Castellio Against Calvin


Stefan Zweig





He who, though he falleth, is stubborn in his courage, and, being in danger of imminent death, is no whit daunted in his assurance; but, in yielding up the ghost, beholds his enemy with a scornful and fierce look--he is vanquished, not by us, but by fortune; he is slain, but not conquered. The most valiant are often the most unfortunate. So are there triumphant losses more to be envied than victories.

--MONTAIGNE, Of Cannibals.


"A fly attacking an elephant." Such is the MS interpolation, in Sebastian Castellio's own handwriting, on the Basle copy of his polemic against Calvin. At first it repels us a little, and we are inclined to regard it as one of the hyperbolical utterances to which the humanists were prone. Yet Castellio's words were neither hyperbolical nor ironical. By the crude contrast this doughty fighter merely intended to convey clearly to his friend Amerbach his own profound and distressing conviction that he was challenging a colossal antagonist when he publicly charged Calvin with having been instigated by fanatical dogmatism in putting a man to death and thus slaughtering freedom of conscience under the Reformation.

When Castellio entered the lists in this perilous tourney, taking up his pen as a knight a lance, he was aware that a purely spiritual attack upon a dictatorship in the panoply of material armour would prove ineffectual, and that he was, therefore, fighting for a lost cause. How could an unarmed man, a solitary, expect to vanquish Calvin, who was backed by thousands and tens of thousands, and equipped with all the powers of the State? A master of the art of organization, Calvin had been able to transform a whole city, a whole State, whose numerous burghers had hitherto been freemen, into a rigidly obedient machine; had been able to extirpate independence, and to lay an embargo on freedom of thought in favour of his own exclusive doctrine. The powers of the State were under his supreme control; as wax in his hands were the various authorities, Town Council and Consistory, university and law-courts, finance and morality, priests and schools, catchpoles and prisons, the written and the spoken and even the secretly whispered word. His doctrine had become law, and anyone who ventured to question it was soon taught--by arguments that burked discussion, by the arguments of every spiritual tyranny, by jail, exile, or burning at the stake--how in Geneva only one truth was valid, the truth of which Calvin was the prophet.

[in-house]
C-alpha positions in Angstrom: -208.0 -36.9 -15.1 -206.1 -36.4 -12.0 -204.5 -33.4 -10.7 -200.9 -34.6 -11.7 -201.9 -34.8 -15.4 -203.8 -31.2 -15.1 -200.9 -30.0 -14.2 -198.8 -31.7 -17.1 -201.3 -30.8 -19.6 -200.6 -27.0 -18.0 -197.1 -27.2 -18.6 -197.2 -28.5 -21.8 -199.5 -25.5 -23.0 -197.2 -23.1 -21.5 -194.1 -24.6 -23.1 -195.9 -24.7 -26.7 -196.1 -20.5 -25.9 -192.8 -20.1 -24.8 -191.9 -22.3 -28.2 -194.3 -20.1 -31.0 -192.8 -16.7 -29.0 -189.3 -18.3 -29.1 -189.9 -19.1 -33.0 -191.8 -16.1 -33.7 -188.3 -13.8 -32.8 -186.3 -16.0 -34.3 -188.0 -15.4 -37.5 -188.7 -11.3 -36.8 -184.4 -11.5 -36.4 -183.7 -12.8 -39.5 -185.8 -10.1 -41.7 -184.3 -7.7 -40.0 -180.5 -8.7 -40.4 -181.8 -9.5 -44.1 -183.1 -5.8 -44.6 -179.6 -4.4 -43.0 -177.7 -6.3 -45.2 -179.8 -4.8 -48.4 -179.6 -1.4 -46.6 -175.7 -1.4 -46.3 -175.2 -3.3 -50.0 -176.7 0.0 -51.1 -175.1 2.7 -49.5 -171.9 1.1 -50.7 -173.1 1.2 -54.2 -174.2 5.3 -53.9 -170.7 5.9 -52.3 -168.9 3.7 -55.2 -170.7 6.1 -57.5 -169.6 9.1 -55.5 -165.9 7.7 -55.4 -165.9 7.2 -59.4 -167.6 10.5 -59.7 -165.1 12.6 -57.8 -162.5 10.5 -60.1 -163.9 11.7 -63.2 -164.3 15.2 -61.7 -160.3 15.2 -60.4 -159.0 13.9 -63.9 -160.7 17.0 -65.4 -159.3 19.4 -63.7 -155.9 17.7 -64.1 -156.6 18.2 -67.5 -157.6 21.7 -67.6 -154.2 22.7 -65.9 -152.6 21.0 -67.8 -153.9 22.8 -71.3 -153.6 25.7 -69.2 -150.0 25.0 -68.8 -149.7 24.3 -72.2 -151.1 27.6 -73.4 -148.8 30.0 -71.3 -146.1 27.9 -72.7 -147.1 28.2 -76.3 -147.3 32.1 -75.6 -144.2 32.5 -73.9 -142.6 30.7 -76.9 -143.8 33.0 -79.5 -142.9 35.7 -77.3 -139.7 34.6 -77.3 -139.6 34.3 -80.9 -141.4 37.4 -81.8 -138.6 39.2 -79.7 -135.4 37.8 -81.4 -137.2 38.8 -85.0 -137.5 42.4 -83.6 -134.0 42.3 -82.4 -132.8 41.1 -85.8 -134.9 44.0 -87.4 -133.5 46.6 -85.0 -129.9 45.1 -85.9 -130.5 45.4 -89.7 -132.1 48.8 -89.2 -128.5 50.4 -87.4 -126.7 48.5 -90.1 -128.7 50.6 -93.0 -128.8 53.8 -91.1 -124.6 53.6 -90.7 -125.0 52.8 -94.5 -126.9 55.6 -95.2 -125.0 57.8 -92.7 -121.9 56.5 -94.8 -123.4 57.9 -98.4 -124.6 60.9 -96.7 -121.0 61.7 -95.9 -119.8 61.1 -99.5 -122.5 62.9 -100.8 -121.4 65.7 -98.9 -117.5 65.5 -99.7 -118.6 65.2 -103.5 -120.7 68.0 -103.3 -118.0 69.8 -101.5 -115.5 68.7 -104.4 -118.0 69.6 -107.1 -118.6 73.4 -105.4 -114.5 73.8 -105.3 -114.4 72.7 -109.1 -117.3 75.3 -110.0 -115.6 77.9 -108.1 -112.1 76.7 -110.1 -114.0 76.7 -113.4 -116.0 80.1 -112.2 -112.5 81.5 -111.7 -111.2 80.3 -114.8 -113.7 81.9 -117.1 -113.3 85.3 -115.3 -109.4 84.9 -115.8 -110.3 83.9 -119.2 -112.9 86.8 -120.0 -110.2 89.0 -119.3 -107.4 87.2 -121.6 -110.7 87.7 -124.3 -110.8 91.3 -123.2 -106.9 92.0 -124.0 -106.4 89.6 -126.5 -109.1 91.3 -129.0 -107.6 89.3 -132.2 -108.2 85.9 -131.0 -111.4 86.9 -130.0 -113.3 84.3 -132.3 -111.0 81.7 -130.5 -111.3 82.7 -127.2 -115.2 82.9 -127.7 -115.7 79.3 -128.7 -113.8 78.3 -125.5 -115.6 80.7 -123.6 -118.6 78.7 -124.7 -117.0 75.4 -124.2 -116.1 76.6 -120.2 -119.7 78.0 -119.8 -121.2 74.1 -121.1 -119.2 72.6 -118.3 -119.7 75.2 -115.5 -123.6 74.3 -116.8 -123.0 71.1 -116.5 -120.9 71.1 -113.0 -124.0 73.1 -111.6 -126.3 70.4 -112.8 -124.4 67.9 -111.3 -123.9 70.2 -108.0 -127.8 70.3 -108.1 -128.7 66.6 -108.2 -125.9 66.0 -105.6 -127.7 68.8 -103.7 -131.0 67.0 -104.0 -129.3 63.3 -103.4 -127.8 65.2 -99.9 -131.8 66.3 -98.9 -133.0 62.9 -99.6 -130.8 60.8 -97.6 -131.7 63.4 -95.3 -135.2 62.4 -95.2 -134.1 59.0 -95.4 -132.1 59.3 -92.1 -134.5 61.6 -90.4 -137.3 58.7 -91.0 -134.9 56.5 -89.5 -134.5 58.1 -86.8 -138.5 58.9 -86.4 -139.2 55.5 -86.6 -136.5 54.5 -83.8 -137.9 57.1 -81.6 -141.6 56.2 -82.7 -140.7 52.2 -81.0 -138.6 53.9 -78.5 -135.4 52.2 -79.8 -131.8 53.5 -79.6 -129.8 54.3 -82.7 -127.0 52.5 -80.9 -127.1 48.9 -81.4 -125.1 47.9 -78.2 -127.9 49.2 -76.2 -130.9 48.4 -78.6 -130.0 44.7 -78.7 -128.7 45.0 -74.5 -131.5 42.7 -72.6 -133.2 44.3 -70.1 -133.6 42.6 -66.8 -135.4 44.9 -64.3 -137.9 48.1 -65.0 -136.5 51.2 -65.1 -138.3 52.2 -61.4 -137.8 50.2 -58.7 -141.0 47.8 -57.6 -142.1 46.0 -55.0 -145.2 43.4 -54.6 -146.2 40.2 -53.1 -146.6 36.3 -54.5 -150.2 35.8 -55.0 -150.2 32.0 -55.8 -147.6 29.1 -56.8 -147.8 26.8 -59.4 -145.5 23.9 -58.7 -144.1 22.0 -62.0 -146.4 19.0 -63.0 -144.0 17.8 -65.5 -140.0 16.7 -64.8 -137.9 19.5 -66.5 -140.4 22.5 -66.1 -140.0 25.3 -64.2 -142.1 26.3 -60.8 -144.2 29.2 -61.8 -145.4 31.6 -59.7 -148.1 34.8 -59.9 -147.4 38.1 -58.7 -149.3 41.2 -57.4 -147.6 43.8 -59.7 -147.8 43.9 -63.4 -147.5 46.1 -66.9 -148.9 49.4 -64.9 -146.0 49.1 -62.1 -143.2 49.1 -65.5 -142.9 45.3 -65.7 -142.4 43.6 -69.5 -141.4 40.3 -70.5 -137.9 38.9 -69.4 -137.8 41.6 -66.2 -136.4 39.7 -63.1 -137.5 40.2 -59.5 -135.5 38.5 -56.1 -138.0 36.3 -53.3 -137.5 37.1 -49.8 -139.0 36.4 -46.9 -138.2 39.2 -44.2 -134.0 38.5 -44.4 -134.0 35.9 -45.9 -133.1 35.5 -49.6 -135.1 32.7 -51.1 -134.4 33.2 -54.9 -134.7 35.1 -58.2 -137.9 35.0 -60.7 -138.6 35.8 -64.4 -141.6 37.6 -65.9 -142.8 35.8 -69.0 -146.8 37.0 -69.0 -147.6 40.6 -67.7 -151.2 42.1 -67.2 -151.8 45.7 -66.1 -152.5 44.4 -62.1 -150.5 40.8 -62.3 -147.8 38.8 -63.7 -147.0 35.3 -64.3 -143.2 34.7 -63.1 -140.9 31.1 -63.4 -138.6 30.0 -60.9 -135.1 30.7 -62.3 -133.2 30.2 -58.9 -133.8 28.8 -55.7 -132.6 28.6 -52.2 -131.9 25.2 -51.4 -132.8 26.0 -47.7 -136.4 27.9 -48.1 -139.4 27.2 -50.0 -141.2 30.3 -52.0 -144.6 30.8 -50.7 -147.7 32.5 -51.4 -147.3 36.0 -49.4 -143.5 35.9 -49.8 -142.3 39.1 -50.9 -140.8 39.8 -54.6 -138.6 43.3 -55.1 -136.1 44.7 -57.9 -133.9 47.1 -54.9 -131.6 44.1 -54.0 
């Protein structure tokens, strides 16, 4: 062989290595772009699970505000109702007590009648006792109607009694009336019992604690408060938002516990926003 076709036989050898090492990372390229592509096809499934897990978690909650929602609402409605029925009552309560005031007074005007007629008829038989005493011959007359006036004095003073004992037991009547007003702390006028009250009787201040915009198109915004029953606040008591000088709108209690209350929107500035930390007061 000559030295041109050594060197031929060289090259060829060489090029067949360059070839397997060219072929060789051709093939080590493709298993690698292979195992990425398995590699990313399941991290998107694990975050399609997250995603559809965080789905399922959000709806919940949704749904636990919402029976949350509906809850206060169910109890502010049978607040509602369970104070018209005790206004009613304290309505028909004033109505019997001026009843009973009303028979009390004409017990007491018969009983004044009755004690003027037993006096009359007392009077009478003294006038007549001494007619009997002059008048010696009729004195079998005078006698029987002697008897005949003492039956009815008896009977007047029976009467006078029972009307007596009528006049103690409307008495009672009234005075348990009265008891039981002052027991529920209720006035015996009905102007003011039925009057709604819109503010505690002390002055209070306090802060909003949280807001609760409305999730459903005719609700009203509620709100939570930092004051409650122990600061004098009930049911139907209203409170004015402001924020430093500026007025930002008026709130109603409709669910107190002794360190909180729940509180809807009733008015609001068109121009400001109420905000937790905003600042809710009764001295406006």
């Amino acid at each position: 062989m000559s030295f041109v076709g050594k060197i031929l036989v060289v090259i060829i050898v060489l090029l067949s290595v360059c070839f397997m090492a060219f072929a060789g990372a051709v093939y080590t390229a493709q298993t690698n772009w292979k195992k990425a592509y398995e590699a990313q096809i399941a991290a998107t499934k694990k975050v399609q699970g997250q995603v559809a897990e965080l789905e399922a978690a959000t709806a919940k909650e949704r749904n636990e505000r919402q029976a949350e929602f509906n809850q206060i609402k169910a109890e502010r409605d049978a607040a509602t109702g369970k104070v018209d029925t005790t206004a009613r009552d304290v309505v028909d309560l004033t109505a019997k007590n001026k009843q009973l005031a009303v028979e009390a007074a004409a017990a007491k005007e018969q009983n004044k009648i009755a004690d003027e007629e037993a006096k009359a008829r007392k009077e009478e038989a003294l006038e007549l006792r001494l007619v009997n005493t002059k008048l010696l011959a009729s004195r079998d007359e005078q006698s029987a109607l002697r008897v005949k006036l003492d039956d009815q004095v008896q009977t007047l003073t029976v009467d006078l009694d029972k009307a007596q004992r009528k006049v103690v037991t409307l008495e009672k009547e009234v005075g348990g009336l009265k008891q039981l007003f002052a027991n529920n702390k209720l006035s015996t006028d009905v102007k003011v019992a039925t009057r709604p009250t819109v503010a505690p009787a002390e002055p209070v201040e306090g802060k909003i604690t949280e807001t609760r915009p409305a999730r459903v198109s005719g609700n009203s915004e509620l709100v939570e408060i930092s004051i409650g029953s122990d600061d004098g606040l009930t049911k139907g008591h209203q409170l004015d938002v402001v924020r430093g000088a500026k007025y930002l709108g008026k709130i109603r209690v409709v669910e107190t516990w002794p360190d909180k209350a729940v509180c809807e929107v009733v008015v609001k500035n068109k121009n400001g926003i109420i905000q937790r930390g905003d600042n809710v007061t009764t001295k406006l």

But the sinister power of this zealot extended far beyond the walls of Geneva. The Swiss federated cities regarded him as their chief political member; throughout the western world the Protestants had appointed this "violentissimus Christianus" their commander-in-chief; kings and princes vied with one another in wooing the favour of a militant ecclesiastic who had established in Europe a Church organization second in power only to that ruled by the Roman pontiff. Nothing could happen in the political world without his knowledge; very little could happen there in defiance of his will. It had become as dangerous to offend the preacher of St.-Pierre as to offend emperor or pope.

What was his adversary, Sebastian Castellio, the lonely idealist who, in the name of freedom of thought, had renounced allegiance to Calvin's as to every other spiritual tyranny? Reckoning up the material forces available to the two men, it is no exaggeration to compare one of them to a fly and the other to an elephant. Castellio was a nemo, a nobody, a nullity, as far as public influence was in question; he was, moreover, an impoverished scholar, hard put to make a living for wife and children by translations and private tuition; a refugee in a foreign land, where he had no civil status nor even the fight of residence, an émigré twice over; and, as always happens in days when the world has gone mad with fanaticism, the humanist was powerless and isolated amid contending zealots.

For years this great and modest and humane man of learning lived under the twin shadows of persecution and poverty, always in pitiful straits, yet inwardly free, because bound by no party ties, and because he had not let himself become enslaved by any of the prevailing forms of fanaticism. Not until his conscience was outraged by Calvin's execution of Servetus did he put aside his peaceful labours and attack the dictator, in the name of the desecrated rights of man. Not until then did this solitary prove himself a hero. Whereas his veteran opponent had a compact train of devoted followers (or, if not devoted, held in the trammels of a harsh discipline), Castellio could count on the support of no party, whether Catholic or Protestant. There was no great man, no emperor and no king, to protect him, as such had protected Luther and Erasmus. Even the few friends and intimates who admired his courage ventured only in secret to say a cheering word.